By Mick Green
I have been a teacher for most of my working life. My subject area is economics, and I worked in two schools in Australia and another five international schools in Kuwait, Sudan, China, Cambodia and Mozambique. I have always been able to pick up enough language to have a very basic conversation, do some shopping and order at a restaurant, but I never studied Arabic, Mandarin, Khmer or Portuguese. It wasn’t until I was settled in Thailand as a retiree that I attempted to learn another language and here are some observations of that journey.
My wife and I enrolled in a local language school in the small city where we live, Hua Hin. We opted for two classes a week where we had private lessons, were given text books and had to complete regular tests. I would come out of a 90-minute class totally exhausted and would need some down time afterwards. Now my brain felt exhausted, in a similar way to when I have left a gym where my muscles were exhausted. This was a totally different experience than attending a lecture at university and taking notes and walking out feeling fine.
These lessons took me completely out of my comfort zone and when I initially started I thought I would never improve but this was not the case. As I did further classes my vocabulary increased and I was using my new-found Thai in various situations. Spoken Thai has five tones and when I first started I could hear little difference but over time, as I consciously listened for the tones as Thai people spoke, they became much more apparent. I am nowhere near fluent in Thai, but I feel comfortable speaking Thai even if I do order three bottles of wine instead of three glasses, at a restaurant!
Learning to write Thai brought back memories of my early education and learning to write the letters of the alphabet and practicing those letters. My writing in English has never been the neatest, but in Thai it was much better, which surprised me as it requires very fine motor skills.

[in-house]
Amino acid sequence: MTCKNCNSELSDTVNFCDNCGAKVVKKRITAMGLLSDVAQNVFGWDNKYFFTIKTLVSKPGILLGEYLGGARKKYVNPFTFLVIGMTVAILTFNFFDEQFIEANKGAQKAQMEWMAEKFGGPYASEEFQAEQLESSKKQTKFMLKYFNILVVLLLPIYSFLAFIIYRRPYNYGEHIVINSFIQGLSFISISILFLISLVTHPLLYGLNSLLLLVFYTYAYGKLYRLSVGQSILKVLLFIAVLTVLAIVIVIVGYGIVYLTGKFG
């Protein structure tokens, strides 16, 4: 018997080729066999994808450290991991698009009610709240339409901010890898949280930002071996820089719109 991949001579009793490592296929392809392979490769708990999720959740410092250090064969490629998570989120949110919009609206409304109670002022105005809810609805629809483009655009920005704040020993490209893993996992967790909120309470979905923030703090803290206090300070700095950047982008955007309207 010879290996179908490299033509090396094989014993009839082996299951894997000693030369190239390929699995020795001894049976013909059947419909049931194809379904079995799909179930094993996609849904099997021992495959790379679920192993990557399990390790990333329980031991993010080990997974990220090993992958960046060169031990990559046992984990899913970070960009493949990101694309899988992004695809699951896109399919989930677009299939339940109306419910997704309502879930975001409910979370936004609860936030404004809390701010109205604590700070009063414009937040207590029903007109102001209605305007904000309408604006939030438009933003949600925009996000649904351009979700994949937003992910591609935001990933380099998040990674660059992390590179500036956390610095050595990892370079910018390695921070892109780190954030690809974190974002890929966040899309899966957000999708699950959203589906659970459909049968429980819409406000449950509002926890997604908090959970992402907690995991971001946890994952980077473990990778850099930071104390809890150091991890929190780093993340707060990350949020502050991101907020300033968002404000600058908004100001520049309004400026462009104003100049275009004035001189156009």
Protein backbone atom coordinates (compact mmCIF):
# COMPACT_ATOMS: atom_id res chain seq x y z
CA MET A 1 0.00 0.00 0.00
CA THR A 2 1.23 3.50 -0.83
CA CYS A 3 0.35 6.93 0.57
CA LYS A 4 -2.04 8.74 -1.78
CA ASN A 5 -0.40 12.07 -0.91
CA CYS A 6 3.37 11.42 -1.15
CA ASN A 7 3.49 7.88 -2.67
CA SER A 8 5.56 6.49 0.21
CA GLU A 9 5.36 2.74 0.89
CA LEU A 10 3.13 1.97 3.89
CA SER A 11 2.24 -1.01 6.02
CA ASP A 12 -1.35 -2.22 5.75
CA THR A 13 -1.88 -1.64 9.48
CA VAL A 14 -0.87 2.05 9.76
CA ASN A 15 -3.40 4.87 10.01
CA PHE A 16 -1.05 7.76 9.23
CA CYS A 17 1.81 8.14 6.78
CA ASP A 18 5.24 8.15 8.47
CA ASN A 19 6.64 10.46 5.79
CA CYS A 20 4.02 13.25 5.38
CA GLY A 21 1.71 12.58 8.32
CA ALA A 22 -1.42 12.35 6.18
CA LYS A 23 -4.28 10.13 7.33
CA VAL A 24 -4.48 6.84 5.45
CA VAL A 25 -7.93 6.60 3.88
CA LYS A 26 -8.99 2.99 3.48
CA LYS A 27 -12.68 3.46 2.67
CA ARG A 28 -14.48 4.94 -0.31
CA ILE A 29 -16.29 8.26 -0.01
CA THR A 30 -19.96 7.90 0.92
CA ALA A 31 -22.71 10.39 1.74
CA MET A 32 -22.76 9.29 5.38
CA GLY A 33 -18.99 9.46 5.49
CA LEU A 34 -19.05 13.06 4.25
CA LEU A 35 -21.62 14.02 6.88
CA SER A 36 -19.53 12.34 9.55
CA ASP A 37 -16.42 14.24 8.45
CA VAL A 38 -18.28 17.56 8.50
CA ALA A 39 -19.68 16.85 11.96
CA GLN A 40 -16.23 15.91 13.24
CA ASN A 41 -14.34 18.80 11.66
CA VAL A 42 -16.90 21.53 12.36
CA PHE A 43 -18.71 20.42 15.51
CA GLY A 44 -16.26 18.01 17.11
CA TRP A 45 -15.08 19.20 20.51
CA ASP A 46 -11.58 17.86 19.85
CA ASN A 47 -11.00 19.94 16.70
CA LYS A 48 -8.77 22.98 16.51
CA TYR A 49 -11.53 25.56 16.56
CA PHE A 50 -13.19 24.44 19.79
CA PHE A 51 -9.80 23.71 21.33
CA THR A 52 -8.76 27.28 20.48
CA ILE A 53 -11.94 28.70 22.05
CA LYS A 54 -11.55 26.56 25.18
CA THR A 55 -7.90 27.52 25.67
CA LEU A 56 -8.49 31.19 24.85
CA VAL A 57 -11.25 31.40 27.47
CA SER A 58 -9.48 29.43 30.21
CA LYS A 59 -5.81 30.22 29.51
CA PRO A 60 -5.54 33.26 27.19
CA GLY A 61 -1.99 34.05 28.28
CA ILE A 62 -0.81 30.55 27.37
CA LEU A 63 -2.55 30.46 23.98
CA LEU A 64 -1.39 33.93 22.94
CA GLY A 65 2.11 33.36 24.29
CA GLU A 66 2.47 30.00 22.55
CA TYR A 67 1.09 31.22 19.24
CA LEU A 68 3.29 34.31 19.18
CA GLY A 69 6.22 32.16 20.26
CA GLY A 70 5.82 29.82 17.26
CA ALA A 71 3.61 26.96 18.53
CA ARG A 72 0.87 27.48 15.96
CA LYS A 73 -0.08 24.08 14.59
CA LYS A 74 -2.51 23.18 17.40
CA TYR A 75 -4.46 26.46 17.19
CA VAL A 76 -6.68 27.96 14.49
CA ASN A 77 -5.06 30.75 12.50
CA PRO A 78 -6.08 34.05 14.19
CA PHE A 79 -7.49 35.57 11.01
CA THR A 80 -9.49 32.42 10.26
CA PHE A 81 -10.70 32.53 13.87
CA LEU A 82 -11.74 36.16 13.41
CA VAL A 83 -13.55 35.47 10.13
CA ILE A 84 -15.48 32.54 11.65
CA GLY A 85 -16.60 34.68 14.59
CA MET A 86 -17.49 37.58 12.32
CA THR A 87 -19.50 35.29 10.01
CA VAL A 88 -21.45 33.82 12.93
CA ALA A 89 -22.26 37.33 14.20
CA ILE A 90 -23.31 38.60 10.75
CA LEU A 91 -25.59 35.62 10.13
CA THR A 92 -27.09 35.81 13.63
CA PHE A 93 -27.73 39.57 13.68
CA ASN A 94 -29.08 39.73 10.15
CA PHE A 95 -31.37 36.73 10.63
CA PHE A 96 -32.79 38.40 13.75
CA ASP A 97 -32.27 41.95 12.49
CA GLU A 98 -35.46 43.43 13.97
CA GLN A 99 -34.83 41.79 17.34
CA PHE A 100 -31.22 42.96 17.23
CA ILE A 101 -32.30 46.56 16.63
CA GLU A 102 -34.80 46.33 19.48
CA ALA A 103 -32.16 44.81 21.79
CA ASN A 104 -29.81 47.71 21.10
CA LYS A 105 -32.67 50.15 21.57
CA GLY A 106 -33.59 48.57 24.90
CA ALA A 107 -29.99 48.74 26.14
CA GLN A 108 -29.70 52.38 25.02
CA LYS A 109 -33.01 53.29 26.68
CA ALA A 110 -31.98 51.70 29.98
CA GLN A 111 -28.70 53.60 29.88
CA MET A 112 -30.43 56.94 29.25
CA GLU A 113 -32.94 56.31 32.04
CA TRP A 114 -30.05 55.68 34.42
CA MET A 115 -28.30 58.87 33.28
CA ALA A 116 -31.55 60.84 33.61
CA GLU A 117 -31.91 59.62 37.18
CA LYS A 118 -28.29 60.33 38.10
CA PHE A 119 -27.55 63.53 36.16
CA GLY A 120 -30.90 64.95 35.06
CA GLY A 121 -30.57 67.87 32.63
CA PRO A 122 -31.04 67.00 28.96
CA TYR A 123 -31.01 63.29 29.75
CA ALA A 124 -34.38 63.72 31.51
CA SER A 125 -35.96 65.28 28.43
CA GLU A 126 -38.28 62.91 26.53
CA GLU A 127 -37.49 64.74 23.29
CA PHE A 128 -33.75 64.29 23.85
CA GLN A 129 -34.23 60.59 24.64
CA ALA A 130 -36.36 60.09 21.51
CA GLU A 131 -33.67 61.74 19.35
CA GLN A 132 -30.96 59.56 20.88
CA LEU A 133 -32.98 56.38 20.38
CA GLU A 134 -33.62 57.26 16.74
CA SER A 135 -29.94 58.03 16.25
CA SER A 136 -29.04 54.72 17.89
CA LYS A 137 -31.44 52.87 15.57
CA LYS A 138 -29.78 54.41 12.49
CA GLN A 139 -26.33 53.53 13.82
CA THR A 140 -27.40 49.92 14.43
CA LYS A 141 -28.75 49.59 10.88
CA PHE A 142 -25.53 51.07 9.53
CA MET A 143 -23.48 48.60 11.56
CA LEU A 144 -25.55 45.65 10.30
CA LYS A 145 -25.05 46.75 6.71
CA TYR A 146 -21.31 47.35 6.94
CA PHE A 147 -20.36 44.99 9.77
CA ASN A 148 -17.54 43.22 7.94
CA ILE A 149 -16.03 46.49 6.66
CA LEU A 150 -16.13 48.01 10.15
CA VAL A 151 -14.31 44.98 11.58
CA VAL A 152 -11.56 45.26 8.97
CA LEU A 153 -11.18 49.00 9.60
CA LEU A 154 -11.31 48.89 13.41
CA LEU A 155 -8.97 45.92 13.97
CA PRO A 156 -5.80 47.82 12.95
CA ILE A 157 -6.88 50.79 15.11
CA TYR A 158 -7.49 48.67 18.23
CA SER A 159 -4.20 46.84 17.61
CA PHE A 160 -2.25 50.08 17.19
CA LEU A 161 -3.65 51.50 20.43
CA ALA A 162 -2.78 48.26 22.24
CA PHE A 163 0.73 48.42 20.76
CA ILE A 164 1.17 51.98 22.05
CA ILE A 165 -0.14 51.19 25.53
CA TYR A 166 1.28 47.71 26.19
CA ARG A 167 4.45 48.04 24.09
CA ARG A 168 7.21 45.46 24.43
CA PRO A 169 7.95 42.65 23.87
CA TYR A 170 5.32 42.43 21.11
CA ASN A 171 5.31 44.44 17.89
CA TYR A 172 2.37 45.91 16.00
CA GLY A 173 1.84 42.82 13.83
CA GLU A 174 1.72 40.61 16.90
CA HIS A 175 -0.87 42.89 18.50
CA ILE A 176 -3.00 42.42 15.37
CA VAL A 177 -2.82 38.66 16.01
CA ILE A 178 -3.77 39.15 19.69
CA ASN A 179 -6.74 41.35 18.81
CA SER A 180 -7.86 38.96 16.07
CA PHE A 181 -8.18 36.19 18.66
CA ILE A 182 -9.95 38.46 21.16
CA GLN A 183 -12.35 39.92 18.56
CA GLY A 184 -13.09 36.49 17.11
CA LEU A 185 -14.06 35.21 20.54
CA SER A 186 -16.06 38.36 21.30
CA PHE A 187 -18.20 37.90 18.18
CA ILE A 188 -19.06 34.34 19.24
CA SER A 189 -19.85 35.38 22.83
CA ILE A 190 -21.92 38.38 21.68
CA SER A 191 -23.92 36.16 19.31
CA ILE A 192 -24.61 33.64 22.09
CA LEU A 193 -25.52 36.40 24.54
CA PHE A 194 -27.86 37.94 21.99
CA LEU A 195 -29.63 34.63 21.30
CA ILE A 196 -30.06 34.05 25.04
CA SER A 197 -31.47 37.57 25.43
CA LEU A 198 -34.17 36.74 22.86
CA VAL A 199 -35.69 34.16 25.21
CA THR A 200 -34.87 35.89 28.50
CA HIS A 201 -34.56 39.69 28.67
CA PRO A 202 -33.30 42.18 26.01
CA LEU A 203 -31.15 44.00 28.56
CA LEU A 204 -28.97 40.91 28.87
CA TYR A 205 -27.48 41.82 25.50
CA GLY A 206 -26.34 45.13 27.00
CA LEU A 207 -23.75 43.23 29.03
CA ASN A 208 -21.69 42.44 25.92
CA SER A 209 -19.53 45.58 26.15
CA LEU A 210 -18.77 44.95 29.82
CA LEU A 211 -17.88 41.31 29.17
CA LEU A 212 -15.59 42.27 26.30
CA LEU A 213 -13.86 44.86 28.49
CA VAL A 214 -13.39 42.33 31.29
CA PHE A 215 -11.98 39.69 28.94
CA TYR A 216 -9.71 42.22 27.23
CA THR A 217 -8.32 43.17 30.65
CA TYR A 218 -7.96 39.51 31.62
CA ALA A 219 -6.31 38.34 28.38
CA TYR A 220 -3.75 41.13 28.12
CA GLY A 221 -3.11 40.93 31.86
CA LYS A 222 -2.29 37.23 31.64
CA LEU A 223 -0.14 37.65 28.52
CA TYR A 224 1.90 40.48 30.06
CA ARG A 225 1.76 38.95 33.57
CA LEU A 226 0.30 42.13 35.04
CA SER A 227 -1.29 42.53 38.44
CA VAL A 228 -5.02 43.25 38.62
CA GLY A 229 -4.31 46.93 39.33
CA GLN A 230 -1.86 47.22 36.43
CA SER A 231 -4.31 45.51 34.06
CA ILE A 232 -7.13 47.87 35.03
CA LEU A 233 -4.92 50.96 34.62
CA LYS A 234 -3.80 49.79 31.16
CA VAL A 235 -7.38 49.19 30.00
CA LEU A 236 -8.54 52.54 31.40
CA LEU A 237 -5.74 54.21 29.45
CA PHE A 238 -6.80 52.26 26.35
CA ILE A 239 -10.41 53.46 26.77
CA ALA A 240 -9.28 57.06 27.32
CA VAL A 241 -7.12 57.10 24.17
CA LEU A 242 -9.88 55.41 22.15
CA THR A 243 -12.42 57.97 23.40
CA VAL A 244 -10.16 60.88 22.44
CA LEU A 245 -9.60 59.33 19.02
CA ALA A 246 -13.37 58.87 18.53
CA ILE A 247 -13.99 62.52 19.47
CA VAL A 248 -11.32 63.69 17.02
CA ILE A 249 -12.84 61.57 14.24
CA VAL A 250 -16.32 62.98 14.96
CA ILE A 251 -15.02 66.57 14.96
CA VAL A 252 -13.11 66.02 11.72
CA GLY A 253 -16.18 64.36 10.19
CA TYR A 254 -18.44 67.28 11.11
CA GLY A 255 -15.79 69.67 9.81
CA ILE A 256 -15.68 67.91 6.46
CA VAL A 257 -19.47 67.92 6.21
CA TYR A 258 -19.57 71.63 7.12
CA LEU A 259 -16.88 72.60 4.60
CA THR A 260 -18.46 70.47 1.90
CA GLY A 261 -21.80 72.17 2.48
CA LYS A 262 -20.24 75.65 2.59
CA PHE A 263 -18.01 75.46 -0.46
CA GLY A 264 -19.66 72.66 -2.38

I didn’t make the connection between my exercise in the gym and my brain exercise in learning another language until my wife attended workshops with Dr Dina Mehmedbegovic in Hong Kong. The more I read about ‘Our Healthy Linguistic Diet’, http://healthylinguisticdiet.com, the concept and analogy made total sense. For years I have used the term ‘incidental exercise’ where I would climb stairs instead of taking the elevator or lift the bags of groceries as though they were free weights, giving my body daily exercise outside the gym. I now use the same term when I practice my Thai language skills at every opportunity. Stopped at the traffic lights, I try to read the Thai letters on the license plate of the car in front of me, or pick out the words I can read on a billboard. The sense of achievement has been enormous as I thought I would never be able to accomplish what I have in learning Thai. Now, I not only exercise my body at the gym but also my brain at my Thai school!
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